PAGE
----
Turbos, nitrous and three different types of superchargers abound at these events, with everything from 150cid engines to ones over 1,000. Quiet cars, LOUD cars, pretty cars, ugly cars, it is a motorhead's paradise and you are surrounded by your peers in a surprisingly relaxed atmosphere.
At most drag races a ticket to the grandstands automatically puts you in the pits and, as I just mentioned, you will find everyone most welcoming. But there is even more to the story at one of Duck’s events. VIP access also allows you to head up to the VIP deck located right between the water boxes! Yes, you can hang out right between the water boxes on an elevated, tri-level viewing platform with the sublime fumes from high octane fuel wafting across your olfactory receptors and then you can walk away smelling slightly of tire smoke and with a light dusting of rubber across your being. I have seen groups taken to the middle of the track, at ground level, during NHRA events. I have stood in a large clump of humanity on the starting line at a no-prep grudge race (unless you force yourself to the front you can only see the tops of the cars at best) and at most tracks you can stand in a viewing area off to the side of the track but none of these scenarios are quite the same as Duck’s deck. I thought that was a really clever and cool experience and perhaps one that more tracks should consider.
Burnout from the Duck Deck
The point of all this is, I had forgotten how much I enjoyed drag racing events. Thinking back, one of my favorites ever was the old Rockabilly Rod Reunion which took place more than a decade ago at Las Vegas Motor Speedway. It was a combination of car show, Nostalgia drag racing (who doesn’t love Gassers and Cacklefests!), live music and a great vibe. The awesome news is that Chris Blair and John Bisci, who were instrumental in the creation of that particular event, are doing it again at World Wide Technology Raceway under the moniker of Mother Road Rendezvous, coming up on May 7-8! We will be broadcasting the drag racing portion of the event but if you are close the St. Louis area I highly recommend you attend. I will be in California for the IMCA Speedweek those dates but I am planning on heading back down to South Georgia Motorsports Park on October 14-17 for another Duck X production, No Mercy 12.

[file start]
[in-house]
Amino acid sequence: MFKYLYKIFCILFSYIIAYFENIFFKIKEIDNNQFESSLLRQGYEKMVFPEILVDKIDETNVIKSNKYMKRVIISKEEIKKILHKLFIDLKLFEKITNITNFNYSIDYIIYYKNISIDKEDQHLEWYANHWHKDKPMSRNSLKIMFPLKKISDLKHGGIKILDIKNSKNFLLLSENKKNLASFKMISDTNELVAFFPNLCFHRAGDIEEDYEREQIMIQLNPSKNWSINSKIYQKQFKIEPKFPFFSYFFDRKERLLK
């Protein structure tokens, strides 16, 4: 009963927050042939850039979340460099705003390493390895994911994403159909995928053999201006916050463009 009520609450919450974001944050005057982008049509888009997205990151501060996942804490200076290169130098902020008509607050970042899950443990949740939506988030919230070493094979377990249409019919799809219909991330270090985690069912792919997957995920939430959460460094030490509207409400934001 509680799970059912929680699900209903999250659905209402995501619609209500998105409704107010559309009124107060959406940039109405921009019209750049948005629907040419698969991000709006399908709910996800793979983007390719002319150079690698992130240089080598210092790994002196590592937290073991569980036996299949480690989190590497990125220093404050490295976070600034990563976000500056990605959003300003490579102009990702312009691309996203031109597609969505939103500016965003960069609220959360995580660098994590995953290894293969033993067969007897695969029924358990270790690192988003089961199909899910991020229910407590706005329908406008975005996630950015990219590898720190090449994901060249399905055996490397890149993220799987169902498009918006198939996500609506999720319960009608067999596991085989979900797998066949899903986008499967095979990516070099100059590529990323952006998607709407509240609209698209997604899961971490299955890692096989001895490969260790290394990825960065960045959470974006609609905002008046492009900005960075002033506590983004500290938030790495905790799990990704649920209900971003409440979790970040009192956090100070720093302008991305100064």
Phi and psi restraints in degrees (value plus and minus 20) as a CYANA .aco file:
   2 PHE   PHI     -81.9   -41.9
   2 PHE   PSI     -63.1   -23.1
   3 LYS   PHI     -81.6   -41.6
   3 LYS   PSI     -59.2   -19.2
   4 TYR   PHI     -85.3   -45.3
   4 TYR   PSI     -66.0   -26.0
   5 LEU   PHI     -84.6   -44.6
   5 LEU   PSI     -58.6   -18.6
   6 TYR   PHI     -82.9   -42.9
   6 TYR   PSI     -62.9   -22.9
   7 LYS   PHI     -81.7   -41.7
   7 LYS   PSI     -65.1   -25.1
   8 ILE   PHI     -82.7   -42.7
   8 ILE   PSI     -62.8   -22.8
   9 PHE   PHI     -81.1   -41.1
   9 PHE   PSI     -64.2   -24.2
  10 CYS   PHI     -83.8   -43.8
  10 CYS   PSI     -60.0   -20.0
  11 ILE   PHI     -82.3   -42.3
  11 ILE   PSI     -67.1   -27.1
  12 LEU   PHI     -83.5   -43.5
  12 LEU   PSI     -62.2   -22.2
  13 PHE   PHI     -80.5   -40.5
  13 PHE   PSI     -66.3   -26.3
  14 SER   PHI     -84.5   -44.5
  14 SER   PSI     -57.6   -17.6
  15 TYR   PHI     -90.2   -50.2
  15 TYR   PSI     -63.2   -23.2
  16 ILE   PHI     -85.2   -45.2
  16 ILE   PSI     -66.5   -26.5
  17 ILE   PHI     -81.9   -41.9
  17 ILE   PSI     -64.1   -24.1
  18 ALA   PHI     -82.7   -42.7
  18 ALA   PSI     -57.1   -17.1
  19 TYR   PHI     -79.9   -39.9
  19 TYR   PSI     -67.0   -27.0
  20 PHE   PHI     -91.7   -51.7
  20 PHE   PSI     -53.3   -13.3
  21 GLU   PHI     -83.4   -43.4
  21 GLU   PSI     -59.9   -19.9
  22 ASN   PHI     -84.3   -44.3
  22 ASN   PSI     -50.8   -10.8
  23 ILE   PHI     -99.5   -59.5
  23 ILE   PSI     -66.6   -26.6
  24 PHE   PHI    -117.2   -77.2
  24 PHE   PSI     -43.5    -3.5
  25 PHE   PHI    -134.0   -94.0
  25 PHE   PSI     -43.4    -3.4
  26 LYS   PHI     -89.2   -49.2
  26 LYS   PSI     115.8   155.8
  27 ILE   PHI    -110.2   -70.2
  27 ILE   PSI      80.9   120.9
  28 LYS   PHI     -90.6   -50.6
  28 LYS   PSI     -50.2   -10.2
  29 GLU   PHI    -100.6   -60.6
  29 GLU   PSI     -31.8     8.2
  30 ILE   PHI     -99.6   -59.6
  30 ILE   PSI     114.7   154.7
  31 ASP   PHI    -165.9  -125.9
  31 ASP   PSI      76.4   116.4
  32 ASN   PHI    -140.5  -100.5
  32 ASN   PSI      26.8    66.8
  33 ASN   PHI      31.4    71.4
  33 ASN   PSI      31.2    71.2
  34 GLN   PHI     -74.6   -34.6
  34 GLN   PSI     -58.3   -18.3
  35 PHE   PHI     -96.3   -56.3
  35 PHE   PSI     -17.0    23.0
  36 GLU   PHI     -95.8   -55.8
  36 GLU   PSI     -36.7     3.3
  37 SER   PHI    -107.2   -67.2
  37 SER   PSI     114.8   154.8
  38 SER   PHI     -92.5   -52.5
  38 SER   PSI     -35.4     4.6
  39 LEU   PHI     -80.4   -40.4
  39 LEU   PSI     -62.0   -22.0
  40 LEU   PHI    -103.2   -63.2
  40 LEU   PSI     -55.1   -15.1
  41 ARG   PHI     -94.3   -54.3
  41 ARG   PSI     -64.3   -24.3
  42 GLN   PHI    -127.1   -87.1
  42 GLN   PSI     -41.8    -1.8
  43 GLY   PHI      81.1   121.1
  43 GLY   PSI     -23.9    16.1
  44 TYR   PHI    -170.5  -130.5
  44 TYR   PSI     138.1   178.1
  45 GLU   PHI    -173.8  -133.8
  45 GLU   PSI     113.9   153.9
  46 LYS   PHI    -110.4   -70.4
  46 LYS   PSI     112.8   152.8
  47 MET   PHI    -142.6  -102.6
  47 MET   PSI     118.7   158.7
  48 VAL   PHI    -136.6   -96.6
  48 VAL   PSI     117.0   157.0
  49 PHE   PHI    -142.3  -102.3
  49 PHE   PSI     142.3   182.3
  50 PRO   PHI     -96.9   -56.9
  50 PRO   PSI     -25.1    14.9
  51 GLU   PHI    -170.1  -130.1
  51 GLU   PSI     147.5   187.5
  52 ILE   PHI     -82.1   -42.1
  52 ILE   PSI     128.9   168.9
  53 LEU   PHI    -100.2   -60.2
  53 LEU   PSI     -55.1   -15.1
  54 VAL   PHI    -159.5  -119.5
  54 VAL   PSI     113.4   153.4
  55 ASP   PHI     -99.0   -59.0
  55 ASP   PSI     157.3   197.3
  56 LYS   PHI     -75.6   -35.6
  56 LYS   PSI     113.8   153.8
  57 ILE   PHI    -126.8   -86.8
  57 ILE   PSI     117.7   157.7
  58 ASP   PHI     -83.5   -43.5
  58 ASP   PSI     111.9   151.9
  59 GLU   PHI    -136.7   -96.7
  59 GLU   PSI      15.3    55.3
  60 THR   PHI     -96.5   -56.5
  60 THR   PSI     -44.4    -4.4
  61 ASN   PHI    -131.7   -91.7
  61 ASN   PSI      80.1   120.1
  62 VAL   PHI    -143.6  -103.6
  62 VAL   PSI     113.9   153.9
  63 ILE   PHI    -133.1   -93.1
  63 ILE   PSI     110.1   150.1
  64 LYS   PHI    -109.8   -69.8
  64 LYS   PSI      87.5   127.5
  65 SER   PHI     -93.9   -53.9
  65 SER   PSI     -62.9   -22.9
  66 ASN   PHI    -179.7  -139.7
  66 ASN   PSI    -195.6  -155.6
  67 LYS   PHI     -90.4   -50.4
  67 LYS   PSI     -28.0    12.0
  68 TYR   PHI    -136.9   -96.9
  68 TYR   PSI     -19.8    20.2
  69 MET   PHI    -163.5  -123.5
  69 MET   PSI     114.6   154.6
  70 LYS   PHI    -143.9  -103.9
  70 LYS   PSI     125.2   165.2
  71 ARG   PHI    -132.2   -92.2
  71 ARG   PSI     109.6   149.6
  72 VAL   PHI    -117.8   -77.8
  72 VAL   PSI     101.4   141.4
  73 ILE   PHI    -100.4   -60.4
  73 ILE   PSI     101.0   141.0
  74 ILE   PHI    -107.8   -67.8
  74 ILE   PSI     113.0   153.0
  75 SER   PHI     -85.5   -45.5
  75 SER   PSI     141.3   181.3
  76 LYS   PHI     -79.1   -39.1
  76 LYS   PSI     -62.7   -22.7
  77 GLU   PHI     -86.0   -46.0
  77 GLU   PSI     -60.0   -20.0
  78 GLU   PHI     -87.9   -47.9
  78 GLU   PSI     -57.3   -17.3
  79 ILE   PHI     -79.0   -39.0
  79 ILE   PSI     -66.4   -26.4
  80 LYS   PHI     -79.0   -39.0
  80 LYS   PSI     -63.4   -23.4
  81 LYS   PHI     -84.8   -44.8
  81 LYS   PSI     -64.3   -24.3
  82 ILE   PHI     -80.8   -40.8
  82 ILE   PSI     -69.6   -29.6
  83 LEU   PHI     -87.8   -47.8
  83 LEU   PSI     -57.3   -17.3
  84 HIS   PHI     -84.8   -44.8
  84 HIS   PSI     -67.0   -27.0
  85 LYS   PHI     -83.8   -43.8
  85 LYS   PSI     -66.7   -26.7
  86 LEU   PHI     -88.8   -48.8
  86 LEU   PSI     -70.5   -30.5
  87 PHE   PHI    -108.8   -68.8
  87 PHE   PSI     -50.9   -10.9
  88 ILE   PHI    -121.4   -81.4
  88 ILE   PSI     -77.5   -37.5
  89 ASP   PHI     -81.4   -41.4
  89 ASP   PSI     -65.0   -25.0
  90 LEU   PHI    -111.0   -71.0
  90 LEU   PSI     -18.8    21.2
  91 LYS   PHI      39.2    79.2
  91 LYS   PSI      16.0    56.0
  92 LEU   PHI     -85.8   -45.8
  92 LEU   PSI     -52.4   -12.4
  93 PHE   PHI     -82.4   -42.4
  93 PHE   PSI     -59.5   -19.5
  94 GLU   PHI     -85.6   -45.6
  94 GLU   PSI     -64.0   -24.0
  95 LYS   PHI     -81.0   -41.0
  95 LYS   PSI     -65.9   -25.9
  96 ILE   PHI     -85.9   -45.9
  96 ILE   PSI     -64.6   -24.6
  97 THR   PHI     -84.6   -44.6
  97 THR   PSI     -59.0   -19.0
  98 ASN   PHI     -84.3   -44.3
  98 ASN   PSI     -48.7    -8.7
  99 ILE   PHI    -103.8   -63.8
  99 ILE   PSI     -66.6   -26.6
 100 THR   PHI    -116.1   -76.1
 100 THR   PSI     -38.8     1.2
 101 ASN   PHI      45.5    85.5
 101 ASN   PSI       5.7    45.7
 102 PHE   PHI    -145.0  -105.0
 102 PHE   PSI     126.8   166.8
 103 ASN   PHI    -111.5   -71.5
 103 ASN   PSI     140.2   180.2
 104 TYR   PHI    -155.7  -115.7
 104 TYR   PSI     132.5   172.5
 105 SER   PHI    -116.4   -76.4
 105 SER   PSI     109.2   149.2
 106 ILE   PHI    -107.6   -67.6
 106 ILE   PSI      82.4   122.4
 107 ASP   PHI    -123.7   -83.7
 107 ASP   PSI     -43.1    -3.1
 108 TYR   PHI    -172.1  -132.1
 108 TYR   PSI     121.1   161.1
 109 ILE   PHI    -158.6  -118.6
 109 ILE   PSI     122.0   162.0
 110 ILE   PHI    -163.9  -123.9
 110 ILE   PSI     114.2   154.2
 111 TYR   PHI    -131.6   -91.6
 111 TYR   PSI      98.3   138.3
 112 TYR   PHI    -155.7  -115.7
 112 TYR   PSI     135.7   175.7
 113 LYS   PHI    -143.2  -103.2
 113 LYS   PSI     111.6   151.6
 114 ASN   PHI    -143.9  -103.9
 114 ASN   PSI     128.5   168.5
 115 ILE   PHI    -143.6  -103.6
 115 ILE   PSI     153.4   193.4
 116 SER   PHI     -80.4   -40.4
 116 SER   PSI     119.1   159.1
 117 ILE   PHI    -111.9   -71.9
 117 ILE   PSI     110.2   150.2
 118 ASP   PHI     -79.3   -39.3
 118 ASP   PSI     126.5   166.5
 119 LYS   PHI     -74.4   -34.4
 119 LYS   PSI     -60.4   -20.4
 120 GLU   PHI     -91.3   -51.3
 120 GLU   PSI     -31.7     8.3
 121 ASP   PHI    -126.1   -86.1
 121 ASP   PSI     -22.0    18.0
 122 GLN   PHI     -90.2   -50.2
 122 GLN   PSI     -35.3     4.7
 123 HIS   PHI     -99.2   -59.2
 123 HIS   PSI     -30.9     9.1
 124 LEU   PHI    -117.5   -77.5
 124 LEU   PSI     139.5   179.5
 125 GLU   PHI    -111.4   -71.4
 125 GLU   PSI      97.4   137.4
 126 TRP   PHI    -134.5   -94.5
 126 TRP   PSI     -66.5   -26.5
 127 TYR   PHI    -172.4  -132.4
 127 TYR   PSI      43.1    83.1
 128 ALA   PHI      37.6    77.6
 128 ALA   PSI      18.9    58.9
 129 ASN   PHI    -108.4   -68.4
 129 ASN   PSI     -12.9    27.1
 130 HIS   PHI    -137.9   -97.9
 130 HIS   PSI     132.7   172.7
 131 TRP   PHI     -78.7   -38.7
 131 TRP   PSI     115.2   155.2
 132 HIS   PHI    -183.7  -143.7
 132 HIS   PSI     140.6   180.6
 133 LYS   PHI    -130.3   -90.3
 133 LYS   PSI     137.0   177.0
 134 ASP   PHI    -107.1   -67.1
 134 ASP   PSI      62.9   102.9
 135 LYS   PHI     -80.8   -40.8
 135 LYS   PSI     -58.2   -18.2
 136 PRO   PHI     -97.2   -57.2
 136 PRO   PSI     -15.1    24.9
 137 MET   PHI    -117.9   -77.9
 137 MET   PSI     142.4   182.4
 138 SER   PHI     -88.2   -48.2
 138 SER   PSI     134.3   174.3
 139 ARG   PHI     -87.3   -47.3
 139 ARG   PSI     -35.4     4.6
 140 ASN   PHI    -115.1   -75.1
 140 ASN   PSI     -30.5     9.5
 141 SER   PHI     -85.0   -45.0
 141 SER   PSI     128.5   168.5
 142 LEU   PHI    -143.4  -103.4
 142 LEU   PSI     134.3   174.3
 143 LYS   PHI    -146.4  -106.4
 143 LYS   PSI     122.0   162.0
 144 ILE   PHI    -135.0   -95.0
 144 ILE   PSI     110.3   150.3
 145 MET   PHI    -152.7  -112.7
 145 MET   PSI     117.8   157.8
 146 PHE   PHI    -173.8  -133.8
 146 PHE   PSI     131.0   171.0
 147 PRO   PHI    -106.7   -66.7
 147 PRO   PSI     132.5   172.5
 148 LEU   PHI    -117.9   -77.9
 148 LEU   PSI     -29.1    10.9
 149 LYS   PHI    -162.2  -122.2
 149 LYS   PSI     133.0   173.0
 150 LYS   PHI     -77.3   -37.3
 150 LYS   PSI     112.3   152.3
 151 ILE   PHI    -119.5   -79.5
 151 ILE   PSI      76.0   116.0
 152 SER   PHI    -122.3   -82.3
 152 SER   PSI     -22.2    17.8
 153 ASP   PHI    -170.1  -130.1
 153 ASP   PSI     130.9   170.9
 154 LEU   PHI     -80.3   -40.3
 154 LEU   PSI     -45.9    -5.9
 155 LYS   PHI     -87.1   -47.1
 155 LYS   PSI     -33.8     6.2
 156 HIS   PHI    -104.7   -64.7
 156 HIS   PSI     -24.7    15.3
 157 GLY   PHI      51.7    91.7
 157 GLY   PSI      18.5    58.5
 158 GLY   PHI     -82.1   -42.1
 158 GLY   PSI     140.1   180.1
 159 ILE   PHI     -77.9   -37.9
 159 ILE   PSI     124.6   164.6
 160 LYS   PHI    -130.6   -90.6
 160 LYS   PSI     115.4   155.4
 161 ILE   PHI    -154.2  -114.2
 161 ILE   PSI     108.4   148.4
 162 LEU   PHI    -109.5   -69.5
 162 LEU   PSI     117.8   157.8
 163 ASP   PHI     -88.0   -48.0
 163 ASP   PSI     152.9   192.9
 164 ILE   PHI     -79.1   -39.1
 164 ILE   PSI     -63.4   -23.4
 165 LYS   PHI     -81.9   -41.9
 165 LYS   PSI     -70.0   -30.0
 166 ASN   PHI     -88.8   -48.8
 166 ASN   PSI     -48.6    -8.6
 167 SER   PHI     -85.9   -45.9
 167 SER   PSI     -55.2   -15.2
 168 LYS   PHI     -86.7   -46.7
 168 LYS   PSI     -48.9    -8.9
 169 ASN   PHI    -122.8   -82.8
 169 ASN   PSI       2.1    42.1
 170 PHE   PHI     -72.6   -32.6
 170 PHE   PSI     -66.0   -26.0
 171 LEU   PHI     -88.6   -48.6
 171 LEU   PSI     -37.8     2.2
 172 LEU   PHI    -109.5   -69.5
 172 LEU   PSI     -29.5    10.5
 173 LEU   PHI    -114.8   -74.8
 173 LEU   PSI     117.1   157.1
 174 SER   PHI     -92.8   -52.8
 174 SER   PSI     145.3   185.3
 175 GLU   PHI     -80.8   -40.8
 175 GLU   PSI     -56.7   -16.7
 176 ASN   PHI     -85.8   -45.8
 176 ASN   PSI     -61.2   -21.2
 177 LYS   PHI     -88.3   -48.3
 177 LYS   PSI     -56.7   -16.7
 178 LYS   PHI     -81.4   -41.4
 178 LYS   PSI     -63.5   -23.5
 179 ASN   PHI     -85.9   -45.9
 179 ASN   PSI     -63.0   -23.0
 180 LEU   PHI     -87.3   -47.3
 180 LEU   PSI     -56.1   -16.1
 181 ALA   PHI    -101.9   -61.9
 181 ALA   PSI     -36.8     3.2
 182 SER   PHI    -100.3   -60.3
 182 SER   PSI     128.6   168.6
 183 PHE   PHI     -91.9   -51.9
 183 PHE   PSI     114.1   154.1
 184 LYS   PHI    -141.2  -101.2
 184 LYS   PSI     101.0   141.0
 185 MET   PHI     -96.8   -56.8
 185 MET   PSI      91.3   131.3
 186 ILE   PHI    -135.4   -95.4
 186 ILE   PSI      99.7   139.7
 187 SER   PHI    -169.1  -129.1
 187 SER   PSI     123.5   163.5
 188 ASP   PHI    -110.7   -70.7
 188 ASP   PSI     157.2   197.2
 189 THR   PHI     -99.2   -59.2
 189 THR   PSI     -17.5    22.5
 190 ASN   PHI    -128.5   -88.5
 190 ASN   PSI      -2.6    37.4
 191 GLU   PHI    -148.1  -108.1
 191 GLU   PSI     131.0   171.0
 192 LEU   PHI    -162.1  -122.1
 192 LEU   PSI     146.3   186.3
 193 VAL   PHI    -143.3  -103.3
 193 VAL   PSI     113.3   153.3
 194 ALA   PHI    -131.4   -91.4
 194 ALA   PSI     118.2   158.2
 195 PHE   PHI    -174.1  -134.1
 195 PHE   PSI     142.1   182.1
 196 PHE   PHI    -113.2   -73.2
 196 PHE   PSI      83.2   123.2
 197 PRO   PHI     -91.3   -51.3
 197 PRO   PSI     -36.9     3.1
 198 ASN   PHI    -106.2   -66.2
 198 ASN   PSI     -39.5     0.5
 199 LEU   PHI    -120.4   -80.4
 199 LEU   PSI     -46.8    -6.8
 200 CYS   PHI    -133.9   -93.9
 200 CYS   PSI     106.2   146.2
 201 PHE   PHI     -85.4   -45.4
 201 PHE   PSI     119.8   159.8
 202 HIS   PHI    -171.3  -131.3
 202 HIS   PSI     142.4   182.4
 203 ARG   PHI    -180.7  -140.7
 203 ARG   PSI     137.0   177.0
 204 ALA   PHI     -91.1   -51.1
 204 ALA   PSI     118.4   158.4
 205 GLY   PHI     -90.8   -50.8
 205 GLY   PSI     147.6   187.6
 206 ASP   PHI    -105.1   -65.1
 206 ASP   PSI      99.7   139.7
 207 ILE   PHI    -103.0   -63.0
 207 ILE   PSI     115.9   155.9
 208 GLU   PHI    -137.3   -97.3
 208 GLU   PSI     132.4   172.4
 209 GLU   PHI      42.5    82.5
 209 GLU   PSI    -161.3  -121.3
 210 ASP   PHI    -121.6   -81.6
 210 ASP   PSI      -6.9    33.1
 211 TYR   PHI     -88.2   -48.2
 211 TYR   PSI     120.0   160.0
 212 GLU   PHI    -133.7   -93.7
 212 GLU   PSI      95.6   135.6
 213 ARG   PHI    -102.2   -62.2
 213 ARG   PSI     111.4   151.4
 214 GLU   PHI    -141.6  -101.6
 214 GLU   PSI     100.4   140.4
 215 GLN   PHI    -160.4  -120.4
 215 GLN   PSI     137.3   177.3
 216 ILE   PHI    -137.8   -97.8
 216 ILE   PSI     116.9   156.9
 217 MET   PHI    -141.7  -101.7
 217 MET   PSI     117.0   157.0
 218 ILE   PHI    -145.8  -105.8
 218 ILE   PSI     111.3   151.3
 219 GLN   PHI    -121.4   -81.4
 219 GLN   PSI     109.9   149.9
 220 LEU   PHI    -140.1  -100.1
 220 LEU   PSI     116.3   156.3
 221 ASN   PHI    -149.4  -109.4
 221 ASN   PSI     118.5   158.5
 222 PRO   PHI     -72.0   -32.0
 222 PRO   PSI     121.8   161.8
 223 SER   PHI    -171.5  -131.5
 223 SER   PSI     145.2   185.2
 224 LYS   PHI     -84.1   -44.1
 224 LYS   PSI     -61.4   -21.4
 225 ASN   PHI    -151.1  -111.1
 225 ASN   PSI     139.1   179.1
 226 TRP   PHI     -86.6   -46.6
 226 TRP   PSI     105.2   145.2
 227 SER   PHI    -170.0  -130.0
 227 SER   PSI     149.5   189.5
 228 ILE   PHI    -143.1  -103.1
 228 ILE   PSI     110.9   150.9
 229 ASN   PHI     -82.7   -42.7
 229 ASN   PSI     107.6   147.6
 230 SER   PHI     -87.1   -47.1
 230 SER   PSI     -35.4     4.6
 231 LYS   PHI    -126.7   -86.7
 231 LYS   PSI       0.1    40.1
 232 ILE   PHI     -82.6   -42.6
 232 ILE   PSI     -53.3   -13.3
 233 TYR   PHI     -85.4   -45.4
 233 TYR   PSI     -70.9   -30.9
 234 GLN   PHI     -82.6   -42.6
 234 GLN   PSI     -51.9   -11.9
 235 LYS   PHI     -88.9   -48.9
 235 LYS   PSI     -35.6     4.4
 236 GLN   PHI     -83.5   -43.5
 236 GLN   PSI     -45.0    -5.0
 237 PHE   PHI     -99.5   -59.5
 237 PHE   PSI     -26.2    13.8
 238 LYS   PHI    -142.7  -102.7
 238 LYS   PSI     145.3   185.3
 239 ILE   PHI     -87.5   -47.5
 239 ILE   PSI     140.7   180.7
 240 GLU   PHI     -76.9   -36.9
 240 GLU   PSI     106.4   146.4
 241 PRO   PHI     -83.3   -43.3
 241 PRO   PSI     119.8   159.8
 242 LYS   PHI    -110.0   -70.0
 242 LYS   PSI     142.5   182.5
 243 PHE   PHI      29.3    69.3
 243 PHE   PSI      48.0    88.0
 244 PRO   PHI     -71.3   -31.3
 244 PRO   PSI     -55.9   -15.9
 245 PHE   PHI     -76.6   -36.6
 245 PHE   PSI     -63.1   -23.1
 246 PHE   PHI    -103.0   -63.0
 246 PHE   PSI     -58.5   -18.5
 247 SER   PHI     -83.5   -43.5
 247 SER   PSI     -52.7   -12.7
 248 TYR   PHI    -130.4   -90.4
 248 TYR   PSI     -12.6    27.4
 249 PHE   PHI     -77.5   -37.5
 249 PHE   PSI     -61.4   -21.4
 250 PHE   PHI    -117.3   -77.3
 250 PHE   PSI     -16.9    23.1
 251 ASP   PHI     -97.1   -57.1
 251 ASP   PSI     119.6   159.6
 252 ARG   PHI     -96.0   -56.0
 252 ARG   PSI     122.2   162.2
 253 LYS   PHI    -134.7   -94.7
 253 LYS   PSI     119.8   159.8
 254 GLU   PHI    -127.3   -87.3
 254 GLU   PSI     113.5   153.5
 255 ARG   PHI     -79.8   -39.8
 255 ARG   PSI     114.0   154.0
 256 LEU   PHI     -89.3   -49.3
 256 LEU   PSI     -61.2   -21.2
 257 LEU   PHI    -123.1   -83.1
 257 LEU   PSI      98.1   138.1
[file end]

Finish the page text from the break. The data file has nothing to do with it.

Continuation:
If you are poking around on the FloSports app you short track fans should check out some of the other great drag racing we have on FloRacing and make plans to get out to a track near you because if you are a drag race fan, you know and if you are a short track fan, you should find out. In the meantime, I am going to brush up on my Late Model vernacular as I get set to head to West Virginia Motor Speedway for their grand reopening on April 25!
Duck X Productions' Donald "Duck" Long is always operating in rare form